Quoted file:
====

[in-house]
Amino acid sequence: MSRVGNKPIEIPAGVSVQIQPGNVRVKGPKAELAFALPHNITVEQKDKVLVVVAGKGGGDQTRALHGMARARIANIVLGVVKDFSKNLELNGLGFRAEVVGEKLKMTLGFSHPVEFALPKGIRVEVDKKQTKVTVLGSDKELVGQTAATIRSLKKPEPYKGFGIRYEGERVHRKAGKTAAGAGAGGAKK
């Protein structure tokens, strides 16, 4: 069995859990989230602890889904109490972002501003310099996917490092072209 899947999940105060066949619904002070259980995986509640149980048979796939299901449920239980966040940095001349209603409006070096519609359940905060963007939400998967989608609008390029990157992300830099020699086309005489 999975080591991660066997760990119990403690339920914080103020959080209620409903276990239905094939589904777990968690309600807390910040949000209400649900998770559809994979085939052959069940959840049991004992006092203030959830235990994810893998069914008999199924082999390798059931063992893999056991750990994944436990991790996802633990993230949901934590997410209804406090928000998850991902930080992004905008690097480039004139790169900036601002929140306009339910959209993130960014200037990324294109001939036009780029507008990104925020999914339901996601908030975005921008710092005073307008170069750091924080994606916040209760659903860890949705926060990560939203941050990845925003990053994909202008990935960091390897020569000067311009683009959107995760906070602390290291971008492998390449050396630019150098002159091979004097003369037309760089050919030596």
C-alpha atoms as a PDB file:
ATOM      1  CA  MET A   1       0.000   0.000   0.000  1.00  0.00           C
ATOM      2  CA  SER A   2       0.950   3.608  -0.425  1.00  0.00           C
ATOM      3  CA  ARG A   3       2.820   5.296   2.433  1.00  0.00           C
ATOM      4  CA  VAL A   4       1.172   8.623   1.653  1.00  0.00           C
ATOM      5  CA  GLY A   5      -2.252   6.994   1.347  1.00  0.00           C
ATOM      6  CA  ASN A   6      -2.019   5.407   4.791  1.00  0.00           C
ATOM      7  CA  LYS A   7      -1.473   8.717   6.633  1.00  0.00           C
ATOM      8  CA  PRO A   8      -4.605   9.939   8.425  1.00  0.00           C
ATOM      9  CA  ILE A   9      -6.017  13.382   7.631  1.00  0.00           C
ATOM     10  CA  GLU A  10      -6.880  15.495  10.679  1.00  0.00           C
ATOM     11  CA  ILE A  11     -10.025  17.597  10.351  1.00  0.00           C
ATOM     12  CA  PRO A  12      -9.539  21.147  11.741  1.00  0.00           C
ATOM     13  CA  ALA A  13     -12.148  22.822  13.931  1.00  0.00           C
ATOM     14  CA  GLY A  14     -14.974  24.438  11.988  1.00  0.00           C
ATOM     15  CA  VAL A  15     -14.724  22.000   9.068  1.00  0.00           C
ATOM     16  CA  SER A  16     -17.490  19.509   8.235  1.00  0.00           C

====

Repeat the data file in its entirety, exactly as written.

[in-house]
Amino acid sequence: MSRVGNKPIEIPAGVSVQIQPGNVRVKGPKAELAFALPHNITVEQKDKVLVVVAGKGGGDQTRALHGMARARIANIVLGVVKDFSKNLELNGLGFRAEVVGEKLKMTLGFSHPVEFALPKGIRVEVDKKQTKVTVLGSDKELVGQTAATIRSLKKPEPYKGFGIRYEGERVHRKAGKTAAGAGAGGAKK
């Protein structure tokens, strides 16, 4: 069995859990989230602890889904109490972002501003310099996917490092072209 899947999940105060066949619904002070259980995986509640149980048979796939299901449920239980966040940095001349209603409006070096519609359940905060963007939400998967989608609008390029990157992300830099020699086309005489 999975080591991660066997760990119990403690339920914080103020959080209620409903276990239905094939589904777990968690309600807390910040949000209400649900998770559809994979085939052959069940959840049991004992006092203030959830235990994810893998069914008999199924082999390798059931063992893999056991750990994944436990991790996802633990993230949901934590997410209804406090928000998850991902930080992004905008690097480039004139790169900036601002929140306009339910959209993130960014200037990324294109001939036009780029507008990104925020999914339901996601908030975005921008710092005073307008170069750091924080994606916040209760659903860890949705926060990560939203941050990845925003990053994909202008990935960091390897020569000067311009683009959107995760906070602390290291971008492998390449050396630019150098002159091979004097003369037309760089050919030596």
C-alpha atoms as a PDB file:
ATOM      1  CA  MET A   1       0.000   0.000   0.000  1.00  0.00           C
ATOM      2  CA  SER A   2       0.950   3.608  -0.425  1.00  0.00           C
ATOM      3  CA  ARG A   3       2.820   5.296   2.433  1.00  0.00           C
ATOM      4  CA  VAL A   4       1.172   8.623   1.653  1.00  0.00           C
ATOM      5  CA  GLY A   5      -2.252   6.994   1.347  1.00  0.00           C
ATOM      6  CA  ASN A   6      -2.019   5.407   4.791  1.00  0.00           C
ATOM      7  CA  LYS A   7      -1.473   8.717   6.633  1.00  0.00           C
ATOM      8  CA  PRO A   8      -4.605   9.939   8.425  1.00  0.00           C
ATOM      9  CA  ILE A   9      -6.017  13.382   7.631  1.00  0.00           C
ATOM     10  CA  GLU A  10      -6.880  15.495  10.679  1.00  0.00           C
ATOM     11  CA  ILE A  11     -10.025  17.597  10.351  1.00  0.00           C
ATOM     12  CA  PRO A  12      -9.539  21.147  11.741  1.00  0.00           C
ATOM     13  CA  ALA A  13     -12.148  22.822  13.931  1.00  0.00           C
ATOM     14  CA  GLY A  14     -14.974  24.438  11.988  1.00  0.00           C
ATOM     15  CA  VAL A  15     -14.724  22.000   9.068  1.00  0.00           C
ATOM     16  CA  SER A  16     -17.490  19.509   8.235  1.00  0.00           C